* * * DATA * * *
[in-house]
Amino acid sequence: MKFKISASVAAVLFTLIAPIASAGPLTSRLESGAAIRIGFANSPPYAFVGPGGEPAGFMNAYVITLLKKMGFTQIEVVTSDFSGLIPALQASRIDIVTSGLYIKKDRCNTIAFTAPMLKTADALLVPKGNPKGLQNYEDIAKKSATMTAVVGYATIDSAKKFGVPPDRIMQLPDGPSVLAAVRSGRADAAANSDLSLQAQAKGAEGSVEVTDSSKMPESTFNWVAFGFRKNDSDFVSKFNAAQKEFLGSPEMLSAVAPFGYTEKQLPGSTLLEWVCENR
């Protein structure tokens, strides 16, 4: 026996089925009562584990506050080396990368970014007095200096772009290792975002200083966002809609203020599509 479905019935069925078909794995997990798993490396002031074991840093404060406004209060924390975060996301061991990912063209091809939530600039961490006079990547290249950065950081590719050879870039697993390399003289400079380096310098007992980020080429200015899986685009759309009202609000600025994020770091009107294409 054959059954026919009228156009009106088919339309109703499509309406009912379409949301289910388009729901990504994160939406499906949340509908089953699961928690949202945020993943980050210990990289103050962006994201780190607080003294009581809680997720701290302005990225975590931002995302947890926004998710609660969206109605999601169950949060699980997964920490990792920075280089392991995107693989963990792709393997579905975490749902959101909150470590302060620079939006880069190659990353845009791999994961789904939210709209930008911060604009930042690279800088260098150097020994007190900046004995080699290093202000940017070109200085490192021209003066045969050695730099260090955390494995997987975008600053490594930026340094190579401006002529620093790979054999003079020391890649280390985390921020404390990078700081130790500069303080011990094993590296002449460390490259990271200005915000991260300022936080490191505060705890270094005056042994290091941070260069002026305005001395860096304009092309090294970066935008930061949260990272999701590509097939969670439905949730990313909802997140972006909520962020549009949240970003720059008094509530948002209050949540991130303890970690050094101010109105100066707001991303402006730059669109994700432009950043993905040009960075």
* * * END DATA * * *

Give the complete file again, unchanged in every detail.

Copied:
[in-house]
Amino acid sequence: MKFKISASVAAVLFTLIAPIASAGPLTSRLESGAAIRIGFANSPPYAFVGPGGEPAGFMNAYVITLLKKMGFTQIEVVTSDFSGLIPALQASRIDIVTSGLYIKKDRCNTIAFTAPMLKTADALLVPKGNPKGLQNYEDIAKKSATMTAVVGYATIDSAKKFGVPPDRIMQLPDGPSVLAAVRSGRADAAANSDLSLQAQAKGAEGSVEVTDSSKMPESTFNWVAFGFRKNDSDFVSKFNAAQKEFLGSPEMLSAVAPFGYTEKQLPGSTLLEWVCENR
């Protein structure tokens, strides 16, 4: 026996089925009562584990506050080396990368970014007095200096772009290792975002200083966002809609203020599509 479905019935069925078909794995997990798993490396002031074991840093404060406004209060924390975060996301061991990912063209091809939530600039961490006079990547290249950065950081590719050879870039697993390399003289400079380096310098007992980020080429200015899986685009759309009202609000600025994020770091009107294409 054959059954026919009228156009009106088919339309109703499509309406009912379409949301289910388009729901990504994160939406499906949340509908089953699961928690949202945020993943980050210990990289103050962006994201780190607080003294009581809680997720701290302005990225975590931002995302947890926004998710609660969206109605999601169950949060699980997964920490990792920075280089392991995107693989963990792709393997579905975490749902959101909150470590302060620079939006880069190659990353845009791999994961789904939210709209930008911060604009930042690279800088260098150097020994007190900046004995080699290093202000940017070109200085490192021209003066045969050695730099260090955390494995997987975008600053490594930026340094190579401006002529620093790979054999003079020391890649280390985390921020404390990078700081130790500069303080011990094993590296002449460390490259990271200005915000991260300022936080490191505060705890270094005056042994290091941070260069002026305005001395860096304009092309090294970066935008930061949260990272999701590509097939969670439905949730990313909802997140972006909520962020549009949240970003720059008094509530948002209050949540991130303890970690050094101010109105100066707001991303402006730059669109994700432009950043993905040009960075």